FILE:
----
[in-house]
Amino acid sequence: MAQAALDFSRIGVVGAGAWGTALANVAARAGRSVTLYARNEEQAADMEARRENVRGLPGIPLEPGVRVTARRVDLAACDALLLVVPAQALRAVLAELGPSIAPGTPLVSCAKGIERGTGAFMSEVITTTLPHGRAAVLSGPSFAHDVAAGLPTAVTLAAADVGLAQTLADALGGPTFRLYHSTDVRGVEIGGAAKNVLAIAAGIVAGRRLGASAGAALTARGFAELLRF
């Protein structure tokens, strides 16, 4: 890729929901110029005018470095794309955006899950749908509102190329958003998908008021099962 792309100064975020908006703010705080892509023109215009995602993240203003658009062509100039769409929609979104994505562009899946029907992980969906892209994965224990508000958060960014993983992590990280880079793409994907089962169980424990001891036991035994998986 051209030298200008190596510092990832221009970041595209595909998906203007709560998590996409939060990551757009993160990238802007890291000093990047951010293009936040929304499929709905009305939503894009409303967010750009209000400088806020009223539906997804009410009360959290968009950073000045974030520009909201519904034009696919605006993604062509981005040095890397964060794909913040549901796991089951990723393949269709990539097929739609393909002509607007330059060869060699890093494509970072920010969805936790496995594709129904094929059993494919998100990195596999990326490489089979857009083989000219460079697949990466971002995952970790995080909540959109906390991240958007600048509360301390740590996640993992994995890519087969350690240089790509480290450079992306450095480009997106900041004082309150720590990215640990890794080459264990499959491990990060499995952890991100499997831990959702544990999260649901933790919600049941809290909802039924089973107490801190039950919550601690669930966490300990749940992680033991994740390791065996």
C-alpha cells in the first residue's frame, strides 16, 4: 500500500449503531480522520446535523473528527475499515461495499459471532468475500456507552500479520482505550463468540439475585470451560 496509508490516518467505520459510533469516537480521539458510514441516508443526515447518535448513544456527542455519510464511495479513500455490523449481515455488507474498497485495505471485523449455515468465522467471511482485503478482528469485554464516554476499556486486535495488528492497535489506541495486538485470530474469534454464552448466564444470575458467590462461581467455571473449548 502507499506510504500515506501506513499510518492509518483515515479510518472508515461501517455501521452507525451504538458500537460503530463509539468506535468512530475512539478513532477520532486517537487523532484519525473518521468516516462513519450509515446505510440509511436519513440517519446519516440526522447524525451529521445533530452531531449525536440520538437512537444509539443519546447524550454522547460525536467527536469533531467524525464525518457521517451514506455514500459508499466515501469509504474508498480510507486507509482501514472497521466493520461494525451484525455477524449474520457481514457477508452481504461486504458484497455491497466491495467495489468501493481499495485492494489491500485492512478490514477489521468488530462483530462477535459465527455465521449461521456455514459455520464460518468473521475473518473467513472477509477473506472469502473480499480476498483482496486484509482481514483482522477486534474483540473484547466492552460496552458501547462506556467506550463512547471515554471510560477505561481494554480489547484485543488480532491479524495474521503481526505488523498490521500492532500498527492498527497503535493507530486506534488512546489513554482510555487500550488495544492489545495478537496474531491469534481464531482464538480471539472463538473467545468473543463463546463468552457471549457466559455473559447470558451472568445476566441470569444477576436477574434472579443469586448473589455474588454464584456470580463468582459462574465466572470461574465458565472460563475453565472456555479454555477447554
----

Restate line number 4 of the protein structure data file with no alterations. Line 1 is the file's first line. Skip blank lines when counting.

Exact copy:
C-alpha cells in the first residue's frame, strides 16, 4: 500500500449503531480522520446535523473528527475499515461495499459471532468475500456507552500479520482505550463468540439475585470451560 496509508490516518467505520459510533469516537480521539458510514441516508443526515447518535448513544456527542455519510464511495479513500455490523449481515455488507474498497485495505471485523449455515468465522467471511482485503478482528469485554464516554476499556486486535495488528492497535489506541495486538485470530474469534454464552448466564444470575458467590462461581467455571473449548 502507499506510504500515506501506513499510518492509518483515515479510518472508515461501517455501521452507525451504538458500537460503530463509539468506535468512530475512539478513532477520532486517537487523532484519525473518521468516516462513519450509515446505510440509511436519513440517519446519516440526522447524525451529521445533530452531531449525536440520538437512537444509539443519546447524550454522547460525536467527536469533531467524525464525518457521517451514506455514500459508499466515501469509504474508498480510507486507509482501514472497521466493520461494525451484525455477524449474520457481514457477508452481504461486504458484497455491497466491495467495489468501493481499495485492494489491500485492512478490514477489521468488530462483530462477535459465527455465521449461521456455514459455520464460518468473521475473518473467513472477509477473506472469502473480499480476498483482496486484509482481514483482522477486534474483540473484547466492552460496552458501547462506556467506550463512547471515554471510560477505561481494554480489547484485543488480532491479524495474521503481526505488523498490521500492532500498527492498527497503535493507530486506534488512546489513554482510555487500550488495544492489545495478537496474531491469534481464531482464538480471539472463538473467545468473543463463546463468552457471549457466559455473559447470558451472568445476566441470569444477576436477574434472579443469586448473589455474588454464584456470580463468582459462574465466572470461574465458565472460563475453565472456555479454555477447554